A thing that is close to most teachers and schools alike is your contract.
Many of them aren't worth the paper they are written on, but most are. Schools will go to enormous lengths to get out of honoring a clause in a contract that is seen as detrimental to the school. Likewise teachers try to find loopholes that will help them break the contract so they can leave with a clear conscience, and feel they honored their part.
Let's face it, when a teacher realizes they made a mistake by taking the job, or have suddenly found another school that will pay them more money, they will try to get out of the contract. Many just up and leave with no word or thought for the mess they are leaving behind.
All contracts have a probationary period, usually three months. This time is not only for the school to see if your work is up to standard, but is also for you to see if the school is what they have presented themselves to be, is the school up to your standard? Let's be honest, if you can't suss out a school in three months you're a bit slow. At any time you feel that the school isn't for you within the probationary period you can leave without penalty or a feeling of guilt.
Be careful though. Your visa if it is a non-immigrant B visa is tied to the school. You quit, the school is obliged by law to notify the immigration division and cancel your visa. That gives you 7 days to get your house in order. Most of the time you will need to leave the country and re-enter on a new visa. This isn't the school being mean, it is the law. They can get into the smelly dark brown sticky stuff is they don't, just as much as you can.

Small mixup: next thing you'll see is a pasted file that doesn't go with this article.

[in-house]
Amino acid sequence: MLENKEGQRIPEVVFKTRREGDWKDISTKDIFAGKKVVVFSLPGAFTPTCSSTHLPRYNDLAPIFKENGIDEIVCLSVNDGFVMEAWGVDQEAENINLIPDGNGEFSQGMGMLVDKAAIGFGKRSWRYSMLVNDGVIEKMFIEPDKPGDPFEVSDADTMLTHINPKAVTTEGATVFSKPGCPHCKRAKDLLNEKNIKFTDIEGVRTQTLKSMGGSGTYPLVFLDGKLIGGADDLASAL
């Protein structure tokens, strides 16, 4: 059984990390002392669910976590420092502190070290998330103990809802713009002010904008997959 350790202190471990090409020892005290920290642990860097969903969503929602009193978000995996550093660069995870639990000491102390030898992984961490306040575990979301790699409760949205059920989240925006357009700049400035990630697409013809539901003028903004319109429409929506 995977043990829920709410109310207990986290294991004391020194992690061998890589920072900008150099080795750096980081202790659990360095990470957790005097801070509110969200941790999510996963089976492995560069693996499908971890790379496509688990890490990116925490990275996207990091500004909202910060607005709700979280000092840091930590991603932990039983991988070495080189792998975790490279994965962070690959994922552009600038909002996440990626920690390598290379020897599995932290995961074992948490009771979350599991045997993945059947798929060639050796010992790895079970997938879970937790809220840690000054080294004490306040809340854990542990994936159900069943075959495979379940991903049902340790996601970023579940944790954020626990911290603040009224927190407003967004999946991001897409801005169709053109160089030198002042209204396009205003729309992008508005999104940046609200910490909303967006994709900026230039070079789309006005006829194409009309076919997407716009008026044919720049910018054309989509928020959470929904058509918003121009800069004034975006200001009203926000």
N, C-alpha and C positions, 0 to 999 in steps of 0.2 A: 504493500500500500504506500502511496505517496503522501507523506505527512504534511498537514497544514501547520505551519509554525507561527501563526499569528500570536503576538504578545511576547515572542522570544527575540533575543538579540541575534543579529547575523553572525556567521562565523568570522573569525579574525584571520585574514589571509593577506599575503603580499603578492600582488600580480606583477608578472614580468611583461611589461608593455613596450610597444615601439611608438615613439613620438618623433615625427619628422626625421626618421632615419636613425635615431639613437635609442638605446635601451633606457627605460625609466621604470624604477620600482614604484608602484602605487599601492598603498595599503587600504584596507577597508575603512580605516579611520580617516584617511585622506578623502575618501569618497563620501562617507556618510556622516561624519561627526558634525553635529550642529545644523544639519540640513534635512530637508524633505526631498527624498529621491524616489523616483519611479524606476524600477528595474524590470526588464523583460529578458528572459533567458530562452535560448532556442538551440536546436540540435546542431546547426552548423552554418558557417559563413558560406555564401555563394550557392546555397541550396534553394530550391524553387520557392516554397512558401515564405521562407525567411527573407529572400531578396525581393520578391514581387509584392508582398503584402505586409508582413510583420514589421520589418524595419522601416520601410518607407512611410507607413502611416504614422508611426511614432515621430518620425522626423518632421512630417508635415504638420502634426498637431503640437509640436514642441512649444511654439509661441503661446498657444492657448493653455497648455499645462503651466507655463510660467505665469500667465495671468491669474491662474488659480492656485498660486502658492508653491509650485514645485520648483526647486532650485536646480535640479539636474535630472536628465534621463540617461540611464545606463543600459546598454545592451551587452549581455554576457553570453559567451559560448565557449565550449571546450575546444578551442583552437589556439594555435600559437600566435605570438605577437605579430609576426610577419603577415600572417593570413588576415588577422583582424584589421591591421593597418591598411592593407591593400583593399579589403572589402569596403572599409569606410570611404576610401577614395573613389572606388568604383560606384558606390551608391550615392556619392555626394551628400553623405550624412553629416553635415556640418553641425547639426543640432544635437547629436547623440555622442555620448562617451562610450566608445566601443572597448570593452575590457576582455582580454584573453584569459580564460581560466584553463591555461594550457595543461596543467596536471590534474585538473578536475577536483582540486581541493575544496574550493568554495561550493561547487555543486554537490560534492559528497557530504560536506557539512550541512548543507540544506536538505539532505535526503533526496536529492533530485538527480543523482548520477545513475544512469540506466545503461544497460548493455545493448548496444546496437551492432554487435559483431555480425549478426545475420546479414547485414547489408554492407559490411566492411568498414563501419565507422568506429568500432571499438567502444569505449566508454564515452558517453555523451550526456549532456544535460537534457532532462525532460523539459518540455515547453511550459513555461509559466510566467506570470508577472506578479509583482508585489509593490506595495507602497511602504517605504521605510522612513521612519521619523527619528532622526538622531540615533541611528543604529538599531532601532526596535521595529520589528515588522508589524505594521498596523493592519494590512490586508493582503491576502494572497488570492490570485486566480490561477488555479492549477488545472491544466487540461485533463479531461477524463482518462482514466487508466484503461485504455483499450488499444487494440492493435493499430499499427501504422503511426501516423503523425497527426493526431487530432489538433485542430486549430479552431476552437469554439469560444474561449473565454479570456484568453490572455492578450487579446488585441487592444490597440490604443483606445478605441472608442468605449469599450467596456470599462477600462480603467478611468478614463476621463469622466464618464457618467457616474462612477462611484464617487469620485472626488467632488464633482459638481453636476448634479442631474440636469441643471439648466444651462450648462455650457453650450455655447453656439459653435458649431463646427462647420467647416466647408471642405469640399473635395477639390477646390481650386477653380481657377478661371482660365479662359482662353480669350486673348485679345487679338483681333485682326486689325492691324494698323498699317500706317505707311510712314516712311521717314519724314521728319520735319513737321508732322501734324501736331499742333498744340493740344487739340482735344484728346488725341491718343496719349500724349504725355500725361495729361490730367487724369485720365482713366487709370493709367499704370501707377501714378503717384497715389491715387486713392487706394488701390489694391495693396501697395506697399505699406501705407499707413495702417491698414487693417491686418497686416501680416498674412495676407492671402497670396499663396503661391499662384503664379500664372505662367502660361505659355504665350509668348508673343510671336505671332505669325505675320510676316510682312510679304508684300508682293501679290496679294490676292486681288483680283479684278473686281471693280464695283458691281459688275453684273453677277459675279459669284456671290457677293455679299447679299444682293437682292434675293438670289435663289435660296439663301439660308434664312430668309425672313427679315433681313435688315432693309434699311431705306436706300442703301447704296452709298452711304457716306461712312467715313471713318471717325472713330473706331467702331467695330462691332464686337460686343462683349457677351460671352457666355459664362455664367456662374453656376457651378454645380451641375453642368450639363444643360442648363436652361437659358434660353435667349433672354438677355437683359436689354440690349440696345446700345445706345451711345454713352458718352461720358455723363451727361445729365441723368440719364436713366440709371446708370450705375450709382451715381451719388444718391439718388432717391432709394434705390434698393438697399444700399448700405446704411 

The dreaded 10-month contract
Contract lengths vary with schools. Some go for a twelve month contract, others for two years, and others for ten months. Check the length of the contract before you sign it. Like most things in Thailand, contracts are negotiable.
The obvious disadvantage for the teacher with a ten month contract is that it means the school doesn't have to pay holidays; which means you get stiffed for two months wages, just when you need them most. However, schools don't give uniform holiday entitlement.
I know schools that give paid 6 weeks between academic years, plus 3 weeks in October, plus usually 1 week - 10 days over Christmas and New Year. Yet I know others that give three weeks out of the whole year, the rest you work or don't get paid. Whilst you are looking at holidays, don't forget the Thai teachers, they get an average of 1 week per year.
It pays to stick around
One thing I will say for Thai schools: They do tend to reward loyalty. The more you show the school that you want to be a part of the school, and stick with them for a few years, the more the school will support you in what you try to do and pay you better for doing it.
Contracts are there to be used by both parties, be ready with a bit of give and take, (you give the school takes) be honest with yourself, are you really worth the salary you expect?
Should a non-teaching degree be worth the same to a school as a teaching degree? Yes, we know you could be earning twice as much in Korea or Japan, so why aren't you? Yes, we know you have commitments in your own country, so why are you here?
Weigh up your options
Before you commit to a contract, think hard and long about it. Don't rush into it, take a day or two, look at the options, then decide. Once you have decided though, stop thinking about whether you have made the right choice. Get on with the job, keep your head down and avoid the gossips. Honour your contract, and be honorable to yourself, your employer, and your pupils/students.
Should a school break your contract, you can always go to the Ministry of Labour. They will help you. You can sue the school for breach of contract.